For seven days the parents
Move as little as need be
Sit tight, very quiet.

And the soul, little bird,
Flutters first then settles
Seven nights, seven days.

If the dominant metaphor of the later books is journeying, the dominant theme is continuities. This can appear in poems (densely represented in Untold Lives) of record, annotating and recreating the lives of friends and acquaintances of the past. This is – as McCooey points out – a major part of her poetic activity. But the nature of continuity and its problems exist in the later poetry as a theme in itself. “Poems from Pausanias” is a particularly telling sequence celebrating Pausanias’s journey through Greece searching for the remains of classical sites and evidence of historical events. He is a kind of alter ego because, although not a poet, he is:

Receptive to the voices of the gods
sounding from rock or out of holy fire,
transmitting through the rivers or the springs
their enigmatic answers to desire.

.  . . . .

So late, so late. Yet we should name our need
and recognise the counsel that he brings -
and hand to ear in silence listen for
oracular voices in the water-springs.

This search for continuity is present in so much of Dobson’s thought that one would want to ask whether she is sensitive to continuities in the history of her own verse. The first of the Pausanias poems – from which I have just quoted – is in the everpresent tetrameter quatrains but it is followed by a poem of classical annunciation (the god speaks to Aischylos and tells him to write) which is in free verse. Since it ends in a powerful expression of wonder –

And he, the god, perhaps
Will speak to me in dream
As once to Aischylos.

Marvellous! Marvellous!

one can see why the measured, formal mode of the first poem is inappropriate. To thicken a little the sense that there might be some play here in the choice of forms, it is worth pointing out that Aischylos’ verse, when he writes at the behest of the god, is composed in “sweet, syllabic” and very regular, Greek verse.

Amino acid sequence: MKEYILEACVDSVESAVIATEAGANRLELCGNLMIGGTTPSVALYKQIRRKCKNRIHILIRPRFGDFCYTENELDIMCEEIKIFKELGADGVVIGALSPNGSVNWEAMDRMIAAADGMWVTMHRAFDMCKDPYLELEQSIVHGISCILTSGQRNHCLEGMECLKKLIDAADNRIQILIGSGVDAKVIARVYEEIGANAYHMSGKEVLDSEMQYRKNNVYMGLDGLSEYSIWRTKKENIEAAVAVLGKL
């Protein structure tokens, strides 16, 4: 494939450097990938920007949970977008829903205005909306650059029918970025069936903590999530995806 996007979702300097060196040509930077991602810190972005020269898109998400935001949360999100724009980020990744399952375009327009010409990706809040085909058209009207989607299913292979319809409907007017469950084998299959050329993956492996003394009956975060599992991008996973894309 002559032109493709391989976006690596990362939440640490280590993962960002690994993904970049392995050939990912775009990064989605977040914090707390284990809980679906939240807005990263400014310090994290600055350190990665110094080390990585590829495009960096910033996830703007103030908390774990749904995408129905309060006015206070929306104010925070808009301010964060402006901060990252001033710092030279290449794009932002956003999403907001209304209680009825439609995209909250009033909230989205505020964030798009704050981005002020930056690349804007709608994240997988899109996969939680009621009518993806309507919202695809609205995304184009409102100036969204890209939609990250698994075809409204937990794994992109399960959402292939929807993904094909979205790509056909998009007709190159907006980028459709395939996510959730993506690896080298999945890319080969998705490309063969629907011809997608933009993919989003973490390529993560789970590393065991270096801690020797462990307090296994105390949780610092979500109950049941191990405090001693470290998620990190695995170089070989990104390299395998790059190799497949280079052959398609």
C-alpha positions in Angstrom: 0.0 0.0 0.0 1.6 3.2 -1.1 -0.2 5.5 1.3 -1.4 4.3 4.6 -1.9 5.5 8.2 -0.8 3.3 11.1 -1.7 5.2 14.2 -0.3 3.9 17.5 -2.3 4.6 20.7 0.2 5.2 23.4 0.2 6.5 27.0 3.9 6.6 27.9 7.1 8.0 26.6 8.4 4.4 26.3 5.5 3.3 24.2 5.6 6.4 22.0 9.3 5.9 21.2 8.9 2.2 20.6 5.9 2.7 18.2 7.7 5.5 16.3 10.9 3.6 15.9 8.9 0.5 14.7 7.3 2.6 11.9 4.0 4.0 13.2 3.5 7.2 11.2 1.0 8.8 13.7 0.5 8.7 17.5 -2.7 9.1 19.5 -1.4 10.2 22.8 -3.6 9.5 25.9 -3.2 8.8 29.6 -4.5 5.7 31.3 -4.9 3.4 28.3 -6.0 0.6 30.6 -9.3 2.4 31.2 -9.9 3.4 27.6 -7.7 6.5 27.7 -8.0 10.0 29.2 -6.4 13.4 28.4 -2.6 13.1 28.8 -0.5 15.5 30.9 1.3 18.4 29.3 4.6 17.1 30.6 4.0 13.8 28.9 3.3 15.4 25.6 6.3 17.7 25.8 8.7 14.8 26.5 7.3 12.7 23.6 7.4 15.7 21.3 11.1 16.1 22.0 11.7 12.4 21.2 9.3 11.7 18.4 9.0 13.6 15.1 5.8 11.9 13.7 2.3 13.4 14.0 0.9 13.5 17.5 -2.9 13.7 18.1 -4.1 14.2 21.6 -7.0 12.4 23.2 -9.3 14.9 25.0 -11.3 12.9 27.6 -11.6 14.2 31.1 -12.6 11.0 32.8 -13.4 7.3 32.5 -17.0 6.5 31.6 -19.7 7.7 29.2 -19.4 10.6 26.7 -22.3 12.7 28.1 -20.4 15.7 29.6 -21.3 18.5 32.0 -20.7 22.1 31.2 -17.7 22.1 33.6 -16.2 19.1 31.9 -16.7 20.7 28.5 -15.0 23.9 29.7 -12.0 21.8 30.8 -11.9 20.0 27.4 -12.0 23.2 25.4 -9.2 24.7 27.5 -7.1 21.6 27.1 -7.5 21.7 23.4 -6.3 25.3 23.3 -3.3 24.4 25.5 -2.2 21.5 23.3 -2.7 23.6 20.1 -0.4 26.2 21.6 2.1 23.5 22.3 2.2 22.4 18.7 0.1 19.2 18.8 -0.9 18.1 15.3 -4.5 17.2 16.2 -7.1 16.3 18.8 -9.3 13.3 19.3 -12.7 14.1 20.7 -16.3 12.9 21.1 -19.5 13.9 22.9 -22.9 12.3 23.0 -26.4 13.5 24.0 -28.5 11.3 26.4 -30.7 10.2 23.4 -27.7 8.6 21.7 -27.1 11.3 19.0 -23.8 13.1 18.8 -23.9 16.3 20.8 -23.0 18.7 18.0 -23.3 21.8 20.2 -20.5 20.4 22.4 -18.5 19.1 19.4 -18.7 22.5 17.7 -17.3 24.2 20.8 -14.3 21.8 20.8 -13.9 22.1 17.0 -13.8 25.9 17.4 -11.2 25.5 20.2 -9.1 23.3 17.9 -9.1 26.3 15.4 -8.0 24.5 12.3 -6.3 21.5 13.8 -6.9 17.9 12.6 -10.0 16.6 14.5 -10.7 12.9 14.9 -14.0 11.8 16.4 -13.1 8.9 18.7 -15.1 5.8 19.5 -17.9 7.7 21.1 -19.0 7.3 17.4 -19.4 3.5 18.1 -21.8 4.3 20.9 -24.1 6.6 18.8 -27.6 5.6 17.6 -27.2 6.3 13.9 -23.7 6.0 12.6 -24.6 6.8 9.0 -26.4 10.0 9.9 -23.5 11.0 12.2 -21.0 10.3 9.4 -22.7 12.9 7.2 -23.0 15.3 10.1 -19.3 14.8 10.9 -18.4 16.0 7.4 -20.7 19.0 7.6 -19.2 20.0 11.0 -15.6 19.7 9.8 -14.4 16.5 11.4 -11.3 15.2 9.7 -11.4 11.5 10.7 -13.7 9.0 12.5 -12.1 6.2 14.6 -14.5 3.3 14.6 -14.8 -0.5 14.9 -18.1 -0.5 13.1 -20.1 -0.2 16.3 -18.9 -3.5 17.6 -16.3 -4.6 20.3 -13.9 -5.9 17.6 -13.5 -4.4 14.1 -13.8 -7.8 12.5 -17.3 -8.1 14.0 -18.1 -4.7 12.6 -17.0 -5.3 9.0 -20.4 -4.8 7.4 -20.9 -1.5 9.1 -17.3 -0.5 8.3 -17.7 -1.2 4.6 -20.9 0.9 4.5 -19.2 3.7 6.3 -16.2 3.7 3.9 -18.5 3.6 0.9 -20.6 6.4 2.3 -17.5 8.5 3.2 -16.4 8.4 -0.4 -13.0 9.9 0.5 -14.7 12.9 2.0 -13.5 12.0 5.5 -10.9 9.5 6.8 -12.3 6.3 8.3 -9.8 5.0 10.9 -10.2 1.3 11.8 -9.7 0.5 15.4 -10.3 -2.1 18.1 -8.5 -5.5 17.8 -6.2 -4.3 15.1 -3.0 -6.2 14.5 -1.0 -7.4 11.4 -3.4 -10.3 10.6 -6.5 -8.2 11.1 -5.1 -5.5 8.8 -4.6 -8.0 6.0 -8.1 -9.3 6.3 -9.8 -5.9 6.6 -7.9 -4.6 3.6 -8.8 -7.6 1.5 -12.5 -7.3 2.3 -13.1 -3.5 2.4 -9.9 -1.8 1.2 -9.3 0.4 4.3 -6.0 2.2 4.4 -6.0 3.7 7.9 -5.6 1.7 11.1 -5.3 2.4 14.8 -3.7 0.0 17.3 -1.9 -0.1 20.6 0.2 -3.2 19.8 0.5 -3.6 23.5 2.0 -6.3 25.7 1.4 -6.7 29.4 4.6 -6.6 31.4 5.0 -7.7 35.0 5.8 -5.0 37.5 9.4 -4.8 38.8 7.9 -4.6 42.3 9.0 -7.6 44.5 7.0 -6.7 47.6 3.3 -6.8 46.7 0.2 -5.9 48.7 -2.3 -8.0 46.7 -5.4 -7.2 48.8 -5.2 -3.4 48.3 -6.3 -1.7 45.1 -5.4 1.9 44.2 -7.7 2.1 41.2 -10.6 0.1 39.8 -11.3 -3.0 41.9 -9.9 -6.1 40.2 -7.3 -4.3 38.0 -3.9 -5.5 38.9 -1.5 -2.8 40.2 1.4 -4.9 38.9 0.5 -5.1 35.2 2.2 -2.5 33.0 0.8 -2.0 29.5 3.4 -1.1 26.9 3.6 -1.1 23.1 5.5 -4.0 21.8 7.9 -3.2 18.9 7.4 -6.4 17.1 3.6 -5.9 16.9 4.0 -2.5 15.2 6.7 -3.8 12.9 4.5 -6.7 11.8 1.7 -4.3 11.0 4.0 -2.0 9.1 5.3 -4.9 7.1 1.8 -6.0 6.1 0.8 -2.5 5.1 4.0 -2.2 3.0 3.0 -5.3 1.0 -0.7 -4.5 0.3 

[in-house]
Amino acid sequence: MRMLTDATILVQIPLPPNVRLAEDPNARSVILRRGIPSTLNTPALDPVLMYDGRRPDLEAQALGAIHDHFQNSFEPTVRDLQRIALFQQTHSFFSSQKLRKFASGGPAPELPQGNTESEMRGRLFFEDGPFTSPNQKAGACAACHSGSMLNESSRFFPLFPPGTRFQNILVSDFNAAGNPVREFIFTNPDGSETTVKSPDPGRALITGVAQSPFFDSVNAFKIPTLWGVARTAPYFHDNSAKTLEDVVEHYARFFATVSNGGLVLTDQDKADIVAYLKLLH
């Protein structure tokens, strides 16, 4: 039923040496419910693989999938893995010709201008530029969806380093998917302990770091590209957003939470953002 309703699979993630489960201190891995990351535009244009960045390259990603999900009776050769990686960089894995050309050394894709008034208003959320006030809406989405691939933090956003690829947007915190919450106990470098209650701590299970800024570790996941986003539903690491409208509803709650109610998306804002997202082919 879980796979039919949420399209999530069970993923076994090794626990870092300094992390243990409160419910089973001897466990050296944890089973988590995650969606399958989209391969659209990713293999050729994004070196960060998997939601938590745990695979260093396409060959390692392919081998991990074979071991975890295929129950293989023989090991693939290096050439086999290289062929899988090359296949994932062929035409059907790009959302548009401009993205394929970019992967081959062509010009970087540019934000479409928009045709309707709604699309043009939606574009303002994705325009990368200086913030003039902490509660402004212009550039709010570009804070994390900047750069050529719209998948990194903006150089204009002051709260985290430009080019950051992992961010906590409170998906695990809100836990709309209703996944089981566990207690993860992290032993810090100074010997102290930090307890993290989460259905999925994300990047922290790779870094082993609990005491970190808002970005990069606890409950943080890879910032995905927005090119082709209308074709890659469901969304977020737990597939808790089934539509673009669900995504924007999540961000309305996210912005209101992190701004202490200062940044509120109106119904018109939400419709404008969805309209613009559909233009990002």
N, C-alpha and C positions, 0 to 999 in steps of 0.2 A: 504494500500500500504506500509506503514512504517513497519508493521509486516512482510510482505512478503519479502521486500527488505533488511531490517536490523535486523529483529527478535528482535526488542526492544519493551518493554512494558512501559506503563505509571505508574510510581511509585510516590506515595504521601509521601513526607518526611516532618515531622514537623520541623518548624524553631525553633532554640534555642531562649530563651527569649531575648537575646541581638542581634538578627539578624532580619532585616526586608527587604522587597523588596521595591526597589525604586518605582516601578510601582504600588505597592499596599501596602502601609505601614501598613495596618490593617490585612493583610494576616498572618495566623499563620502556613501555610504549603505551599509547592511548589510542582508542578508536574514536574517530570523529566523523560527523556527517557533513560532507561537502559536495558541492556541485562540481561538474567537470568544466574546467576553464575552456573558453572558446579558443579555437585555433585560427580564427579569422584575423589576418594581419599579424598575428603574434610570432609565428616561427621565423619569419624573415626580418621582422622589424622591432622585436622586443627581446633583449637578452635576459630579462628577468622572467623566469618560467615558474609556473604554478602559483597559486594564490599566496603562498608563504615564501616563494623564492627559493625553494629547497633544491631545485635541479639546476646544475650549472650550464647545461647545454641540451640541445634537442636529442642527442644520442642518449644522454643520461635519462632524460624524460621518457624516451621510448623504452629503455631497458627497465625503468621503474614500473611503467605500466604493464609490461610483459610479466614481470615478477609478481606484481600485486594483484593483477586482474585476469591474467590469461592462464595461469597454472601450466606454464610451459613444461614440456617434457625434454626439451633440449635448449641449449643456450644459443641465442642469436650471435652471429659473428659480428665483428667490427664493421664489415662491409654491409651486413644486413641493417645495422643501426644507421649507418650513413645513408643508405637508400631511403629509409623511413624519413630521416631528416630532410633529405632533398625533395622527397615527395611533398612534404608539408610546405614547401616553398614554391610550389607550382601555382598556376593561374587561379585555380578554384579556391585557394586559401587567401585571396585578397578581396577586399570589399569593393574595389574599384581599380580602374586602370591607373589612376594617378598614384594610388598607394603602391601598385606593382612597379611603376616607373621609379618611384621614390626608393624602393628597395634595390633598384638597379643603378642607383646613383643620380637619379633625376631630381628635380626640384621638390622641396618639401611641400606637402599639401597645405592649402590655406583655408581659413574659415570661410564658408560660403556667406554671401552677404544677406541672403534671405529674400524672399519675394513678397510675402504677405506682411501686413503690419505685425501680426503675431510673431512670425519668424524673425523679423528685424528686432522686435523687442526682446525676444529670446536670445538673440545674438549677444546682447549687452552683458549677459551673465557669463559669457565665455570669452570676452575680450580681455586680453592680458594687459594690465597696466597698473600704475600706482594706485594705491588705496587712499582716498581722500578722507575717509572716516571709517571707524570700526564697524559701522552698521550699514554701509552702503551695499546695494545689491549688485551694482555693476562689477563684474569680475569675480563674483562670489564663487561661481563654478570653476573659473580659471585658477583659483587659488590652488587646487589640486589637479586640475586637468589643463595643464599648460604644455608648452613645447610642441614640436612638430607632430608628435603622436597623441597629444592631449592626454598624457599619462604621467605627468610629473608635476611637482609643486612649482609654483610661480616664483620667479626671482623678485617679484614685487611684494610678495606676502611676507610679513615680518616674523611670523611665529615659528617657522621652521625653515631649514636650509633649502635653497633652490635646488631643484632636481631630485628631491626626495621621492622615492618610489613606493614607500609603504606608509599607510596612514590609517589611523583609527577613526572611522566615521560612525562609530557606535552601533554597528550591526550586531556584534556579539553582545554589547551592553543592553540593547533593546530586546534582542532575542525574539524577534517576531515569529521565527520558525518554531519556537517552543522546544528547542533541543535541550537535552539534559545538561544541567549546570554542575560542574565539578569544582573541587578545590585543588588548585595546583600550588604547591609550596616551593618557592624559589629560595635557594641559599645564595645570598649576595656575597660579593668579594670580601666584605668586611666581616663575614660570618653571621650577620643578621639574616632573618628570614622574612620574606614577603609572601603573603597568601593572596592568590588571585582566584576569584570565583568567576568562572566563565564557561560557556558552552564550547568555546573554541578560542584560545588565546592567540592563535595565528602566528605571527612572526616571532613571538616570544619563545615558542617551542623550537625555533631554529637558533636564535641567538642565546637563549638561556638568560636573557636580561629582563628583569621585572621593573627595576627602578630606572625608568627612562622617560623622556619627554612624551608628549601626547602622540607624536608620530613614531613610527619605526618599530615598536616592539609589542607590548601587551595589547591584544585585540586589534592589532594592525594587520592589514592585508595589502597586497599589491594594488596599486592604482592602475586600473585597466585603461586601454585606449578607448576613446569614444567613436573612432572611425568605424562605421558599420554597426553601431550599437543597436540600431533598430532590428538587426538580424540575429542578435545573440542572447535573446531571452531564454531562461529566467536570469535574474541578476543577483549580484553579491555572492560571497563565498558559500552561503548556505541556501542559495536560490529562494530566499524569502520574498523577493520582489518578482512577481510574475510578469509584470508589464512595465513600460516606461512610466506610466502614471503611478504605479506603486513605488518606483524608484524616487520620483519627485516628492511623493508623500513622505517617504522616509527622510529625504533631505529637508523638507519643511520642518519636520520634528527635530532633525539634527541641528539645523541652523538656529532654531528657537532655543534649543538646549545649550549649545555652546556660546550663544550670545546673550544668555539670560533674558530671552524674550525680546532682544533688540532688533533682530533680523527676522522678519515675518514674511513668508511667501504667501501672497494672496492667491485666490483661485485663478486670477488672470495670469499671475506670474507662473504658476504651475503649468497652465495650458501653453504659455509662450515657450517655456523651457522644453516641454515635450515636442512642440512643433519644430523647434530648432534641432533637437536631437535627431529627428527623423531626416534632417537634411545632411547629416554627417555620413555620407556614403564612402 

The poem that asks to be considered in this light (of whether Dobson is keen to register changes and continuities in the development of her own poetic career) is “Knossos”, the third poem of Over the Frontier. It is worth quoting in full:

Impossible to build the palace again over our heads,
the painted roof-beams, the cisterns, the great granary,
impossible to think of people living simply,
going about their errands in the sunshine,
the king receiving supplicants in the throne-room.

In the empty courtyard by the fallen columns
it is possible, nevertheless, to feel continuance.
A cock crows in the valley, noonday
exhales resin, sunlight settles
almost like thin  golden beaten petals.

Settles about us like burning hammered petals,
falls on the hand or the cheek like burning metal,
so that one turns with hand to cheek, awaking
from noonday dreaming with an urgent question -
Is the impossible possible? What has happened?

Better that one should listen to the cock, be attentive
to the farmer calling his daughter from the vineyard
(Go back to the house, he says, go back my daughter),
listen to the cicada, rub a little
of the ancient Cretan dust between the fingers.

Do not disturb the gods, do not disturb them
asking urgent and impossible questions.
This is the birthplace of Zeus, home of the snake-charming
dangerous goddess. Remember here also
Icarus flying too close to the sun.

Historical continuances, the poem says at the beginning, can be established only through resonances but it finishes by counselling against expecting too much of the omens, prophecies and visitations, as though we should be content that the gods speak only occasionally and then obliquely. It is for us to listen attentively (like Pausanias) rather than expect unequvocal voices from beyond. But, having said that, it is hard to forget that, in this poem, the word “continuance” is followed by “a cock crows” and this recalls the title of Dobson’s preceding book. Similarly the final reference to Icarus recalls “Painter of Antwerp” (from her second book) a poem about a great artist who rejects the mediterranean world of apparently perpetual visitations by God and who represents this rejection, in Dobson’s reading, by painting “The Fall of Icarus”. It leads one to feel that Dobson is well aware of the shape of her own career, its evolutions and continuities.